International Agreement to Phase Out HFCs Will Significantly Reduce Greenhouse Gas Emissions

The international community just took another big step forward in fighting global climate change. The 170 nations represented at the 28th meeting of the parties to the Montreal Protocol announced their agreement to phase out hydrofluorocarbons (HFCs) (1). This deal was made in Kigali, Rwanda on Saturday, October 15th after five days of negotiations (2). The agreement mandates that developed countries begin to eliminate HFCs by 2019, and that developing countries begin by 2024 (1,4).  The Kingali agreement has tremendous potential for success because it has a specific, single target (2).

HFCs are used as coolants in refrigerators and air conditioners. They were developed as an alternative to chlorofluorocarbons and hydrochlorofluorocarbons, after these chemicals were banned by the Montreal Protocol because they deplete the ozone layer. The decision to eliminate the use of HFCs now stems from the issue that although it does not harm the ozone layer, it is a greenhouse gas capable of trapping immense amounts of heat in the atmosphere (3,5).

Although HFCs represent a very small portion of global emissions at just one percent, they have a significant impact on climate. This greenhouse gas is capable of trapping 1,000 times as much heat carbon dioxide (5). Secretary of State, John Kerry, stated last month that HFCs currently emit the equivalent of 300 coal-fired power plants every year (4).

Negotiators from nations with high temperatures or with high poverty argued against the deal in order to make refrigeration and air conditioning affordable and accessible for their citizens. However there are alternative coolants that can be used in place of HFCs. In 2011, the U.S. Environmental Protection Agency approved three alternative refrigerants: propane, isobutane, and R-441A (3,5).

Environmentalists project that this agreement could reduce global temperature rise by a half a degree Celsius by the end of this century, which will help the parties of the Paris Climate Agreement reach their goal of staying below a global temperature increase of 2 degrees Celsius of pre-industrial average temperatures (6,7). It is estimated that if the agreement is implemented fully, the equivalent of about 70 billion tonnes of carbon dioxide will be removed from the atmosphere by 2050 (6). Erik Solheim, director of the United Nations Environmental Programme says that this is agreement is about “…much more than the ozone layer and HFCs. It is a clear statement by all world leaders that the green transformation started in Paris is irreversible and unstoppable. It shows that the best investments are those in clean, efficient technologies.” (1)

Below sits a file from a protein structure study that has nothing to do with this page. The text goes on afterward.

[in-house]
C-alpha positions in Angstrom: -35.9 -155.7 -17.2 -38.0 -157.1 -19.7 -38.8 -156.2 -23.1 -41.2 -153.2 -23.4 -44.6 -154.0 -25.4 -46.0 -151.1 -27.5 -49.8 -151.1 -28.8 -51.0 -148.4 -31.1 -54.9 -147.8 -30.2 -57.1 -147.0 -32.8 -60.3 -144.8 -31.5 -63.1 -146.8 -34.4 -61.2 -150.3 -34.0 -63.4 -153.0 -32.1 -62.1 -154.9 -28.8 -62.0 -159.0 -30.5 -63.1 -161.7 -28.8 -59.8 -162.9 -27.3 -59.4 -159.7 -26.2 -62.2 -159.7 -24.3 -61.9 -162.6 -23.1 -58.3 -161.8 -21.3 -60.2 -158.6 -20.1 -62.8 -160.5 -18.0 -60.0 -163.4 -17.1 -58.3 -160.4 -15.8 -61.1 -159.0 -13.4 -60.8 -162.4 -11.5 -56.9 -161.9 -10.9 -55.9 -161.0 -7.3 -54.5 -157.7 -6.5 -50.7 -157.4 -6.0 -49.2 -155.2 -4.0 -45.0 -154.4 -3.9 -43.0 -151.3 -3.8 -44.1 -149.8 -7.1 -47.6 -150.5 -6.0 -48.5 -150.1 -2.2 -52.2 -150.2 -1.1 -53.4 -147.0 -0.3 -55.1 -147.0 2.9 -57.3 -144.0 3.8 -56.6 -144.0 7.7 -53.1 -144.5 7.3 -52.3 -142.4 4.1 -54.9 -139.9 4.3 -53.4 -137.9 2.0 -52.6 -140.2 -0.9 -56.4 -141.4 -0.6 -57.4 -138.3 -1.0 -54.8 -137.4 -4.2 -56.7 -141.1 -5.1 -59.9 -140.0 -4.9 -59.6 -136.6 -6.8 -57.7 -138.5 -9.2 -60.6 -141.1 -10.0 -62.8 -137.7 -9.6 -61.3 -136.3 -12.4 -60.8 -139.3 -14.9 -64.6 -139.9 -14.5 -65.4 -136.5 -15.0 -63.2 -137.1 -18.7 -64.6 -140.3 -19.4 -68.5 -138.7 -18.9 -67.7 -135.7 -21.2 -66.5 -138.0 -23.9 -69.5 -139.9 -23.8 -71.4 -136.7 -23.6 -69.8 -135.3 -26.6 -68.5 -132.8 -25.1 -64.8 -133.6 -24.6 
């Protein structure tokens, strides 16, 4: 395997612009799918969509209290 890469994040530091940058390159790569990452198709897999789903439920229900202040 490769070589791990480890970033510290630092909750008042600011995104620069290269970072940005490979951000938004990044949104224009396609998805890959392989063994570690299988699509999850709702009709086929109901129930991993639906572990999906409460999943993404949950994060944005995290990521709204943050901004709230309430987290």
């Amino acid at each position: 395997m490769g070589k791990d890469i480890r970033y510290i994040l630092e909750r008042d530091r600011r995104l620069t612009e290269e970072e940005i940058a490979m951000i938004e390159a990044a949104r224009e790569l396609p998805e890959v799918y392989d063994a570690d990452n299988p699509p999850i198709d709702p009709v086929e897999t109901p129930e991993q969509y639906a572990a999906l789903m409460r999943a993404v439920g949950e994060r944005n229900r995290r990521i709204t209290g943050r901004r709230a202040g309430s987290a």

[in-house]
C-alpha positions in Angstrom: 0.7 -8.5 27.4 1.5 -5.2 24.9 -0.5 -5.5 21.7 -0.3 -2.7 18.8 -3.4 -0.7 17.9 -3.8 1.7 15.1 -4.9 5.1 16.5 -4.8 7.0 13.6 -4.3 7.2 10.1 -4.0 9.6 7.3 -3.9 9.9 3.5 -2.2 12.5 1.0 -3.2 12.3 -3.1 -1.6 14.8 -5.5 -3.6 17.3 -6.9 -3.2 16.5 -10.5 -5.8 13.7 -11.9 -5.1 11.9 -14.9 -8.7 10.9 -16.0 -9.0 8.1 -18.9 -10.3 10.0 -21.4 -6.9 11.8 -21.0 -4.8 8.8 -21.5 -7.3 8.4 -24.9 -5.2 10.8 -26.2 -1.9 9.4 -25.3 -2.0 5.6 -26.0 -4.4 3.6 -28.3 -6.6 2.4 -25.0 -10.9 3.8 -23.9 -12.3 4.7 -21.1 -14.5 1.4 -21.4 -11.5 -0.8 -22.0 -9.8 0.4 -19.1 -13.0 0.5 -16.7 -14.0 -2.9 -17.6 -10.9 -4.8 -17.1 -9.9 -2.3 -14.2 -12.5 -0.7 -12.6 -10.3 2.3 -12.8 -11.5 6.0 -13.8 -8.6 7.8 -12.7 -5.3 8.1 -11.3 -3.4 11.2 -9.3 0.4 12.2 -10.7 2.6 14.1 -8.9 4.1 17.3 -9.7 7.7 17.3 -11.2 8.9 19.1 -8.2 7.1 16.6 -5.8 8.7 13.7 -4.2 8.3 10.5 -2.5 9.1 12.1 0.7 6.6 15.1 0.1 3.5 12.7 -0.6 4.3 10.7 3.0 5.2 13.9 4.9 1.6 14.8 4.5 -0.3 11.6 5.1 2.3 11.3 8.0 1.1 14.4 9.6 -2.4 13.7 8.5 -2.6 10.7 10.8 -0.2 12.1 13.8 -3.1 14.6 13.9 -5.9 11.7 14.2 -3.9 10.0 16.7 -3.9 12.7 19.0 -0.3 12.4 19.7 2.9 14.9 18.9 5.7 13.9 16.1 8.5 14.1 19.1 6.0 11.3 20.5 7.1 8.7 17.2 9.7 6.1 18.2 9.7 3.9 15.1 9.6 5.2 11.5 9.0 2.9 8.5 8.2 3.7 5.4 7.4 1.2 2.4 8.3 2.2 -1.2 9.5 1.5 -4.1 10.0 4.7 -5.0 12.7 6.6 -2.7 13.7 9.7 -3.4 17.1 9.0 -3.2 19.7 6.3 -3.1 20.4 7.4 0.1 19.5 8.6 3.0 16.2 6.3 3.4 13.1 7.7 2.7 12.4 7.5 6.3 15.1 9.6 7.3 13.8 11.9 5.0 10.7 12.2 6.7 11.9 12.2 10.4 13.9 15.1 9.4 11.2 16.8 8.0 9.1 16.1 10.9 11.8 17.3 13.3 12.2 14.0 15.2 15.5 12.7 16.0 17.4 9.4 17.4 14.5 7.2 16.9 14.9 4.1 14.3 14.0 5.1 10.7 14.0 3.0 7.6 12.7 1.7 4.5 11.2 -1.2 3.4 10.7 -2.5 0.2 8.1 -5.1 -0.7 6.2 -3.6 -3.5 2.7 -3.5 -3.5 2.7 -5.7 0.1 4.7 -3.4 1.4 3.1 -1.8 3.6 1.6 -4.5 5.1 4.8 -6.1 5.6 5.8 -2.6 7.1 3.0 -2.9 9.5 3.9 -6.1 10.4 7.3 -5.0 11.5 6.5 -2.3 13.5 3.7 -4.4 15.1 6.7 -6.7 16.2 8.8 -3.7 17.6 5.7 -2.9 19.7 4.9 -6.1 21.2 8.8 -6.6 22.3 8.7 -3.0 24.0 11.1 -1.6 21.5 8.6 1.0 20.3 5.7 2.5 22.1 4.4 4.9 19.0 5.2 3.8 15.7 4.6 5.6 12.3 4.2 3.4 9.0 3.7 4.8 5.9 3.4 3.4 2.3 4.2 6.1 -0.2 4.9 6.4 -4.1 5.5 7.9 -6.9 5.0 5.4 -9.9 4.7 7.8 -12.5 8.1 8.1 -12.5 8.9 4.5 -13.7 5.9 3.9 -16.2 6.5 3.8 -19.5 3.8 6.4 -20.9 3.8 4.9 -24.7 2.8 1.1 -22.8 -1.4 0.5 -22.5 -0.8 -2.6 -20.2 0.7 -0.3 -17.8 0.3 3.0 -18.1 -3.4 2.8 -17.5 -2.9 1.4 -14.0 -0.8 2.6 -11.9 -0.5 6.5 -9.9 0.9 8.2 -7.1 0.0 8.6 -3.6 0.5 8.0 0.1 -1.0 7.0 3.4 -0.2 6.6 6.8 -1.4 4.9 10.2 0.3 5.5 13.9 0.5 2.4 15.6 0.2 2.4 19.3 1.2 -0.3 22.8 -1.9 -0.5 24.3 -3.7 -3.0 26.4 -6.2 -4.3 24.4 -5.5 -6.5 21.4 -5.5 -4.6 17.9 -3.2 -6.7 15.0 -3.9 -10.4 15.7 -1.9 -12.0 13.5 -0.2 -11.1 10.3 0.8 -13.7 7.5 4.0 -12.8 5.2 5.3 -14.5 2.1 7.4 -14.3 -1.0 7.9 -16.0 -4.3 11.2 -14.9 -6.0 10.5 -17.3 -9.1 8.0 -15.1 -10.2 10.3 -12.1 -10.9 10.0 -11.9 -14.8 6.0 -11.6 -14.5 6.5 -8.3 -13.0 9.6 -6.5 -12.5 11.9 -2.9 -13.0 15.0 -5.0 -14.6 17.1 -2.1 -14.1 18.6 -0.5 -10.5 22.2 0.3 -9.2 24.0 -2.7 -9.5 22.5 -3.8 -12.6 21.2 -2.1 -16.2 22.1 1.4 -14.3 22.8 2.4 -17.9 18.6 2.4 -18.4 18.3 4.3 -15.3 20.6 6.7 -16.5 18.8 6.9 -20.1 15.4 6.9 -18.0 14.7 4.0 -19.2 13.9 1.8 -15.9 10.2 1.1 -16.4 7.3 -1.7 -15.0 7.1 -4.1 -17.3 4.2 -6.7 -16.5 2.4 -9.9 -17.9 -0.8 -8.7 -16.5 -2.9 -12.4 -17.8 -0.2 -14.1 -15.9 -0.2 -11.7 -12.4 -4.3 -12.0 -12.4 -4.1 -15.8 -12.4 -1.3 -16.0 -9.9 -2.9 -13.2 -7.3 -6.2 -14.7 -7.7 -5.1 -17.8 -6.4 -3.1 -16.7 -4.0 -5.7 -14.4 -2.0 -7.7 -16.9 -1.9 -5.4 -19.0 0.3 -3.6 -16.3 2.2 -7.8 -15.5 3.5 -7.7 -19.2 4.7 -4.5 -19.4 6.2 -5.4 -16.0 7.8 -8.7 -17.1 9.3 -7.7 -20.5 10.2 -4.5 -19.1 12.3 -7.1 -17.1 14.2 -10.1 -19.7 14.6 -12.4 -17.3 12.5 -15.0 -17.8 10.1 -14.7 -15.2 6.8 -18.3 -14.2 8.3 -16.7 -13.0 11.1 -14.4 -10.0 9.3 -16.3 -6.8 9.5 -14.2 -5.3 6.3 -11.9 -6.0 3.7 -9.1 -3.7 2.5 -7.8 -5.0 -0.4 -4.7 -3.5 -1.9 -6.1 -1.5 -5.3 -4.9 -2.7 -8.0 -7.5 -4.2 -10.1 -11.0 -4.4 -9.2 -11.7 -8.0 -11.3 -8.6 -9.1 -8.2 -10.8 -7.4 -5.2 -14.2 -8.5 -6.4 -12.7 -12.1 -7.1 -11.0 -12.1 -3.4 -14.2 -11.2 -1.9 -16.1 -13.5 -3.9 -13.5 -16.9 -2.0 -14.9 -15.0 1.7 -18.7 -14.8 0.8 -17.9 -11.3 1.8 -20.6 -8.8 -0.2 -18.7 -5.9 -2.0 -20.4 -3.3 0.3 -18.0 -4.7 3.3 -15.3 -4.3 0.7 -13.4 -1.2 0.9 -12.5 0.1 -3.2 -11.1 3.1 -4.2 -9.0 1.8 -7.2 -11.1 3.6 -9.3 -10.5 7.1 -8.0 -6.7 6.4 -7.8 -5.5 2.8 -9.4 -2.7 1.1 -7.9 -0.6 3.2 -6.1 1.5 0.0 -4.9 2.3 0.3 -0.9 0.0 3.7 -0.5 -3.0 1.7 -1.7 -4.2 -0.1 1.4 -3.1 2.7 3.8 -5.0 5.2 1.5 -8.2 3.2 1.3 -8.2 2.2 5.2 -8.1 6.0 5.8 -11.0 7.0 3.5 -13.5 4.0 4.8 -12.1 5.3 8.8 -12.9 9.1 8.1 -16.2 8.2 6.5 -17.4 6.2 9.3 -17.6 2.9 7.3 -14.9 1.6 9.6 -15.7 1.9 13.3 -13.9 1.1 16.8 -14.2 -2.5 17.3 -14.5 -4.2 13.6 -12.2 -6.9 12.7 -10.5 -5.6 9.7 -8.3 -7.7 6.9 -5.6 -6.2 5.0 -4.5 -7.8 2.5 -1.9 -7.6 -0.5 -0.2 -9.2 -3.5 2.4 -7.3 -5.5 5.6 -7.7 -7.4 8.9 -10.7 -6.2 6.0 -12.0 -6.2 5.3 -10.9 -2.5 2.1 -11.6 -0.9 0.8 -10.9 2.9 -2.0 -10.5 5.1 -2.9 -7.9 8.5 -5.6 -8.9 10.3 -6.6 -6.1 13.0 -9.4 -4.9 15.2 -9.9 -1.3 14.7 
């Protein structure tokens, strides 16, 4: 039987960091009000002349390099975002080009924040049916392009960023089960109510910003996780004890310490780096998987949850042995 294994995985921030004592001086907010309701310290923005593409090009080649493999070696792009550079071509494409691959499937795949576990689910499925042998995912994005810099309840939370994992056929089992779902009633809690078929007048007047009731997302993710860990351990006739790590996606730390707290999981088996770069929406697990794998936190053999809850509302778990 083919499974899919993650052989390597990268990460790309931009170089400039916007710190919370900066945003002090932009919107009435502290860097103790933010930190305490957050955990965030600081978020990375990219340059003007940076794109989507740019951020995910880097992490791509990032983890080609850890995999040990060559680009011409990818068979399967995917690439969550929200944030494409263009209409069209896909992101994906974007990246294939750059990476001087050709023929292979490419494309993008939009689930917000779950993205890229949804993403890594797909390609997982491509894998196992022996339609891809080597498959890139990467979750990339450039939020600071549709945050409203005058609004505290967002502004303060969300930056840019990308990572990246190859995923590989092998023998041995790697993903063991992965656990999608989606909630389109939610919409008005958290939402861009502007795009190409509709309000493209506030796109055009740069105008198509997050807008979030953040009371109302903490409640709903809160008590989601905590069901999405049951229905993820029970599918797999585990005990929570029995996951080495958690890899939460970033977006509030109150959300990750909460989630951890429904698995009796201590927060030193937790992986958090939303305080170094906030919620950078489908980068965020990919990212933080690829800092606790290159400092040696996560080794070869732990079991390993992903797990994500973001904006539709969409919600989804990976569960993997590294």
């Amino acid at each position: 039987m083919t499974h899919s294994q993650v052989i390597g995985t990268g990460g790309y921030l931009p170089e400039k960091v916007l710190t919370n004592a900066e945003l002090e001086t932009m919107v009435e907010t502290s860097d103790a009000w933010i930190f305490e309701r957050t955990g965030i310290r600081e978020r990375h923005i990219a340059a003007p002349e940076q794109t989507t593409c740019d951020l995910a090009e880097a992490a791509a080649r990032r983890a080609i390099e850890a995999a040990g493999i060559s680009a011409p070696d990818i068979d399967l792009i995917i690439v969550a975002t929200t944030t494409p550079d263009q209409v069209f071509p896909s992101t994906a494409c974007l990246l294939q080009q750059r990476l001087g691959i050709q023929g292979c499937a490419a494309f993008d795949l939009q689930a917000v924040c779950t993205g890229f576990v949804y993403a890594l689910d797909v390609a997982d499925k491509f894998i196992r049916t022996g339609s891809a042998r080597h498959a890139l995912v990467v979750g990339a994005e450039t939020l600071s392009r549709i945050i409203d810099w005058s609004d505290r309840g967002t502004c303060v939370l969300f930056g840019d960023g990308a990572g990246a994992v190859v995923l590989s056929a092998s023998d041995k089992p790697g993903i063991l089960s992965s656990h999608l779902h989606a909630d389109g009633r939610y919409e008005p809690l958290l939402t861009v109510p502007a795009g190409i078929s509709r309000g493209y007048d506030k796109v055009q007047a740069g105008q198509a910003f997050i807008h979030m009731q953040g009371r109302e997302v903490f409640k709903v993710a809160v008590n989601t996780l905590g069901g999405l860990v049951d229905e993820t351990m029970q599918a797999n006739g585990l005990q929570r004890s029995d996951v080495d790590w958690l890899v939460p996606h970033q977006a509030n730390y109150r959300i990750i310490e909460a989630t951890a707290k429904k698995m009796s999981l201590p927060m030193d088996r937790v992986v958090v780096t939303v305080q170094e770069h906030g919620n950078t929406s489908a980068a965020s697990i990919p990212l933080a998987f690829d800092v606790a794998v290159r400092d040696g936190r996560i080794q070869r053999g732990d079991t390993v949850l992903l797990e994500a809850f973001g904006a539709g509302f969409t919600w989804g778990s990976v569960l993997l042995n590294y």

1. Benson, Catherine. “Parties Amend Montreal Protocol to Address HFCs | SDG Knowledge Hub | IISD.” Parties Amend Montreal Protocol to Address HFCs | SDG Knowledge Hub | IISD. October 17, 2016. Accessed October 18, 2016.


  1. Davenport, Coral. “Nations, Fighting Powerful Refrigerant That Warms Planet, Reach Landmark Deal.” The New York Times. October 15, 2016. Accessed October 18, 2016.


  1. “EPA Approves Three Alternative Refrigerants to Replace Hydrofluorocarbons in Commercial and Household Freezers/First Time That Hydrocarbon Substitutes Will Be Widely Used in the U.S.” EPA. December 14, 2011. Accessed October 18, 2016.


  1. Johnston, Chris, Oliver Milman, and John Vidal. “Climate Change: Global Deal Reached to Limit Use of Hydrofluorocarbons.” The Guardian. October 15, 2016. Accessed October 18, 2016.


  1. Hernandez, Daniela. “5 Things to Know About HFCs.” WSJ. October 16, 2016. Accessed October 18, 2016.


  1. McGrath, Matt. “Climate Change: ‘Monumental’ Deal to Cut HFCs, Fastest Growing Greenhouse Gases.” BBC News. October 15, 2016. Accessed October 18, 2016.


  1. “Paris Agreement.” European Commission. Accessed October 18, 2016.

Leave a Reply

Your email address will not be published.